Illustration of a late Pleistocene landscape in northern Spain with woolly mammoths (Public Library of Science)
A pioneering geneticist, a team of Harvard scientists, and a genius Russian geoengineer walk into the Siberian tundra. Their common goal? To repopulate the Arctic with ancient herbivores and prevent the release of greenhouse gases from thawed permafrost.
Around 10,000 years ago at the end of the last Ice Age, through a combination of overhunting by prehistoric humans and changing environmental conditions, the woolly mammoth headed into extinction. The last remaining handful lived on Wangrel Island off the Arctic coast of Russia just 3,000 years ago, leaving behind a number of almost-entirely intact specimens. Could it be possible to use those remains to bring the woolly mammoth back?
Geneticist George Church, one of the founders of the Human Genome Project, decided to apply the DNA sequencing techniques on a new level. In 2012, he brought together a group of Harvard scientists with a plan to use frozen material to sequence the mammoth genome. He believed that with the resulting cellular codes, he could synthesize mammoth cells. Through the use of synthetically created mammoth DNA and the genetic engineering tool, CRISPR, Church has been on his way to implanting these hybrid cells into living elephant cells. If Church and his team are successful, the resurrected mammoths could be the key to a Russian scientist’s attempt at slowing the permafrost’s thaw across the Arctic.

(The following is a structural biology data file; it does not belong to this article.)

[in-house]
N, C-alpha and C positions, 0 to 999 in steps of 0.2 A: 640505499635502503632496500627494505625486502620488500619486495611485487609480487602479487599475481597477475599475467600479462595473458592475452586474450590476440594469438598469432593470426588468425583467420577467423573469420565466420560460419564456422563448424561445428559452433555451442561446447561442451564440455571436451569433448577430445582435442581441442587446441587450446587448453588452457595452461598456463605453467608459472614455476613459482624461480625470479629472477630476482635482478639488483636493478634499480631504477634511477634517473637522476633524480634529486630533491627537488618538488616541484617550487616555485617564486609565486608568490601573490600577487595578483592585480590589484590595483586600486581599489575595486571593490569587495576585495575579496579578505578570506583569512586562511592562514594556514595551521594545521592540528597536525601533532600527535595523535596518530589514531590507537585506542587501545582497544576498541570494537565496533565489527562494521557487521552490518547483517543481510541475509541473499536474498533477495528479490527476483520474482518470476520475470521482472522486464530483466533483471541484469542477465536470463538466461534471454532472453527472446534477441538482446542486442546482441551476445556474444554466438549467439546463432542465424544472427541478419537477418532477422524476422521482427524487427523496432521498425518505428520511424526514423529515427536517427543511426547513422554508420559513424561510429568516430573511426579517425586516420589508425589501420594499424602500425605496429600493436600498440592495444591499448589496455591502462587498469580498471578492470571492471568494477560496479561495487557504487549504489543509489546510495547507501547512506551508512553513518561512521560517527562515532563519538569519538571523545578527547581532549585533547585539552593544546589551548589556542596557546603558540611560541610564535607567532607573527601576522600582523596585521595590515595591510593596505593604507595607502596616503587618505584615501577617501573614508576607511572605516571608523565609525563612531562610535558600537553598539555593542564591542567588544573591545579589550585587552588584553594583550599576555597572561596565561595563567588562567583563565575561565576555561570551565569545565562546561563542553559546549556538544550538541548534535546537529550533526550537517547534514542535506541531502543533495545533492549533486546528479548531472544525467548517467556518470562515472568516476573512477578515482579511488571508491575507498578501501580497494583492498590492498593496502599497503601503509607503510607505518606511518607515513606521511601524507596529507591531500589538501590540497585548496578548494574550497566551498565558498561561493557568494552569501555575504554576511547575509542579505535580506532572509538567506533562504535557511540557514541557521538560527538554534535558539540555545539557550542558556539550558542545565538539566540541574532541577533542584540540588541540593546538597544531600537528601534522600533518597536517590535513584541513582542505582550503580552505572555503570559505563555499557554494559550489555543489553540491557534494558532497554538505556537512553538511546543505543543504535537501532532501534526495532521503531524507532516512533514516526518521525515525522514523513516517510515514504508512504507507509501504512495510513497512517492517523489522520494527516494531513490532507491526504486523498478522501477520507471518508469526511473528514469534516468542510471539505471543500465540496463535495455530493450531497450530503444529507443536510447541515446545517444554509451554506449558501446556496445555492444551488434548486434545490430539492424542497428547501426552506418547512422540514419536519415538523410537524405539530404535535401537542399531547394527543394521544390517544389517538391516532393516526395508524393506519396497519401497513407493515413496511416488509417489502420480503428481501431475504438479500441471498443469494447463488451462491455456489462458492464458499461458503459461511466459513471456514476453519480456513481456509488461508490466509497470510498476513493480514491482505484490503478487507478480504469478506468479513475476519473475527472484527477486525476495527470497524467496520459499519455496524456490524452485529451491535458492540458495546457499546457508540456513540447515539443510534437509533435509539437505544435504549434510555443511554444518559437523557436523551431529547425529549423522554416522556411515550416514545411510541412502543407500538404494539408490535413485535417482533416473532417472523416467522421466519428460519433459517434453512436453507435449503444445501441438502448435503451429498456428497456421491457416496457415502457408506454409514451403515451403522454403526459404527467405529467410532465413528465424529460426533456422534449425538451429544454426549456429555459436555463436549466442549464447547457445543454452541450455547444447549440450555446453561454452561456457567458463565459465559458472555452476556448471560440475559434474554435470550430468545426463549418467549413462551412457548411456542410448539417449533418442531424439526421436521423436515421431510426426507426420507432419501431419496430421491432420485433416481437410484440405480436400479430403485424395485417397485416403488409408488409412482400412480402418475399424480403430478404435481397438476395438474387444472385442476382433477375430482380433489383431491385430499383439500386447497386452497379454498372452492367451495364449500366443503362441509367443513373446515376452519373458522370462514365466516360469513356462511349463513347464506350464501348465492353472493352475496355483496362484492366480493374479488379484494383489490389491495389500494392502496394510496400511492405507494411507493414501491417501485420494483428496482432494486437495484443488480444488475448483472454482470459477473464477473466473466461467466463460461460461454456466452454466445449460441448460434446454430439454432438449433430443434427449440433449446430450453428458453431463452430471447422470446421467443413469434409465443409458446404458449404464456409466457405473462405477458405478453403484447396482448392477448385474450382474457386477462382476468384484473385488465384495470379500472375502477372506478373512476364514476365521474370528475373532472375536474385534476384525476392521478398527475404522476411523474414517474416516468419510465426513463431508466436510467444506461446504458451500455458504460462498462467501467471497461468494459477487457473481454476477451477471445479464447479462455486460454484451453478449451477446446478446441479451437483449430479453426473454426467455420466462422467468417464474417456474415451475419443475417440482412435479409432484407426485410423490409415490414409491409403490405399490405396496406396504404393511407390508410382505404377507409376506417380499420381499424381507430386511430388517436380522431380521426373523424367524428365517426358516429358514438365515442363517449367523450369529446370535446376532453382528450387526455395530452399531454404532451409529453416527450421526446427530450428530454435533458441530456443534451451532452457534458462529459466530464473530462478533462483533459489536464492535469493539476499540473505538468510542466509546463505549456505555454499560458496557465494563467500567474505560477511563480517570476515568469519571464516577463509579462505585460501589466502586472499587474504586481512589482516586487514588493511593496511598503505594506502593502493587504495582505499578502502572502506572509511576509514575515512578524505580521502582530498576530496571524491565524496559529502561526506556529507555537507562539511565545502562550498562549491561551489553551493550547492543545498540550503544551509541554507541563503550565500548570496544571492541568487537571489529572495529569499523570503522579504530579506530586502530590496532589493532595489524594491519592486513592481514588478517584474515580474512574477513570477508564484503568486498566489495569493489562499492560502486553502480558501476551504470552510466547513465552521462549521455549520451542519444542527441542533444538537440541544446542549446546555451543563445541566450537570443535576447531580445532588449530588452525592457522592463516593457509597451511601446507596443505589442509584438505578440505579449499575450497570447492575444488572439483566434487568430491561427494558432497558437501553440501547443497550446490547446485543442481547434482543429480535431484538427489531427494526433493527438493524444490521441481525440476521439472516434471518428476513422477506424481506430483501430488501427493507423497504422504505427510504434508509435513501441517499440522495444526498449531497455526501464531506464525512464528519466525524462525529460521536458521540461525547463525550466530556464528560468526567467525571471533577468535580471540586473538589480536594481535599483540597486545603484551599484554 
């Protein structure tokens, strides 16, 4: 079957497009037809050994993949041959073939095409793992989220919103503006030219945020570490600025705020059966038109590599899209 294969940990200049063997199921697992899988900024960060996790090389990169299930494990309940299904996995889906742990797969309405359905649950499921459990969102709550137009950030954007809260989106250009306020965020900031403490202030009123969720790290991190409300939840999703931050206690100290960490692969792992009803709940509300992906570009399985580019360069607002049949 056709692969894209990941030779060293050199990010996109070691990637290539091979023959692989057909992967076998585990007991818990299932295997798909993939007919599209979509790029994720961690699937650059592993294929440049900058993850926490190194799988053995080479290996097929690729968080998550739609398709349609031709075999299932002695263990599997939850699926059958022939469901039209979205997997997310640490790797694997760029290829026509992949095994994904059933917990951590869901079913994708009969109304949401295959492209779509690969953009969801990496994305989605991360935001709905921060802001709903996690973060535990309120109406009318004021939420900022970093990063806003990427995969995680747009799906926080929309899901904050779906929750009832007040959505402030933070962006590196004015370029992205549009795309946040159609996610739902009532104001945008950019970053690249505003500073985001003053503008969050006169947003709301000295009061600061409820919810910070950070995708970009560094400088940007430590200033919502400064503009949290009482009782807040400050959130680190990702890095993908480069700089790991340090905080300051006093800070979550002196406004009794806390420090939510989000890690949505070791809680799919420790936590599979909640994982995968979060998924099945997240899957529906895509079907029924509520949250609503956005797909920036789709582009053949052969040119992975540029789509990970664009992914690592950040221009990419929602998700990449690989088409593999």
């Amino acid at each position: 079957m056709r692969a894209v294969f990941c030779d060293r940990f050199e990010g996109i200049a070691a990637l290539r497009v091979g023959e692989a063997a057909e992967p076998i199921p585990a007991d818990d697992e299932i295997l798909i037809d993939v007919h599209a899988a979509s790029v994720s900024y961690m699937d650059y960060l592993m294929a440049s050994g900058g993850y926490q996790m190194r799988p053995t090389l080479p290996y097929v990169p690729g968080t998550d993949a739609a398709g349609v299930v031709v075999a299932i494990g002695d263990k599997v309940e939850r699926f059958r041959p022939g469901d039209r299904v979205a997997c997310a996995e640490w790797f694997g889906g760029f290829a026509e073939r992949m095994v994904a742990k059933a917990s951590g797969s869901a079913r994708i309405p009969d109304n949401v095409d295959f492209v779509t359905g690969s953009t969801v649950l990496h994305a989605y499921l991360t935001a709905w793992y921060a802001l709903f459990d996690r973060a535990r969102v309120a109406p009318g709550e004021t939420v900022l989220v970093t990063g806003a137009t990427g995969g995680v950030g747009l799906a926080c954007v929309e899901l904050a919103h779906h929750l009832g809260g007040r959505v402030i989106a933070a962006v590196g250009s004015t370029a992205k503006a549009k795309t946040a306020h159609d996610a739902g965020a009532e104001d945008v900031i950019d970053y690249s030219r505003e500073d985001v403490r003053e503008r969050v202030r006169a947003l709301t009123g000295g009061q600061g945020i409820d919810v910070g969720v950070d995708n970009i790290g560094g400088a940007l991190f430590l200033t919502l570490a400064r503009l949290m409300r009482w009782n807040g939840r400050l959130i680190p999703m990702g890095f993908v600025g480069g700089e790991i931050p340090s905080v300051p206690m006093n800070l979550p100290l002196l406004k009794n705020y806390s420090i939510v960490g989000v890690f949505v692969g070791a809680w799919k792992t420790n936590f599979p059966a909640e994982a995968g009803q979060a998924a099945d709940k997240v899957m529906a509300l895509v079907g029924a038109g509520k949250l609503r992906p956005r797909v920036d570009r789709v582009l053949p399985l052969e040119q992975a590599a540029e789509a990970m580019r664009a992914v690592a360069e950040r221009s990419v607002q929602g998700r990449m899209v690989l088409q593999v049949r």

Church joins author Ben Mezrich—who documented the quest in Woolly: The True Story of the De-extinction of One of History’s Most Iconic Creatures (Atria Books)—in a conversation with Scott Stossel, editor of The Atlantic magazine. Listen in during a fascinating evening that examines battling polar bears, extreme weather conditions, and the ethical quandary of cloning extinct animals. Can we right the wrongs of our ancestors who hunted the woolly mammoth to extinction—and at what cost?
In February, George Church predicted that the production of a hybrid elephant/mammoth embryo may be as little as a few years away. Read his interview with the Telegraph—which also contains a photo of a stunningly well-preserved baby mammoth.
S. Dillon Ripley Center
1100 Jefferson Dr SW
Metro: Smithsonian (Mall exit)